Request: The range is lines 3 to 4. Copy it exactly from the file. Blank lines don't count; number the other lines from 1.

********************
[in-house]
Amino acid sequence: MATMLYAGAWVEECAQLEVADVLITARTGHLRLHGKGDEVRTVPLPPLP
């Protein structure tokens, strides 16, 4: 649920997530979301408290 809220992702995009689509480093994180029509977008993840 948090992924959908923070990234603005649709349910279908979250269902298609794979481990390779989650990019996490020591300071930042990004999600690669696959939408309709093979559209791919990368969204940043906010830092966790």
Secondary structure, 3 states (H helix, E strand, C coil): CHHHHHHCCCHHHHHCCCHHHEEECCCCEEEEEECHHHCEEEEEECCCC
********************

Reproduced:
């Protein structure tokens, strides 16, 4: 649920997530979301408290 809220992702995009689509480093994180029509977008993840 948090992924959908923070990234603005649709349910279908979250269902298609794979481990390779989650990019996490020591300071930042990004999600690669696959939408309709093979559209791919990368969204940043906010830092966790």
Secondary structure, 3 states (H helix, E strand, C coil): CHHHHHHCCCHHHHHCCCHHHEEECCCCEEEEEECHHHCEEEEEECCCC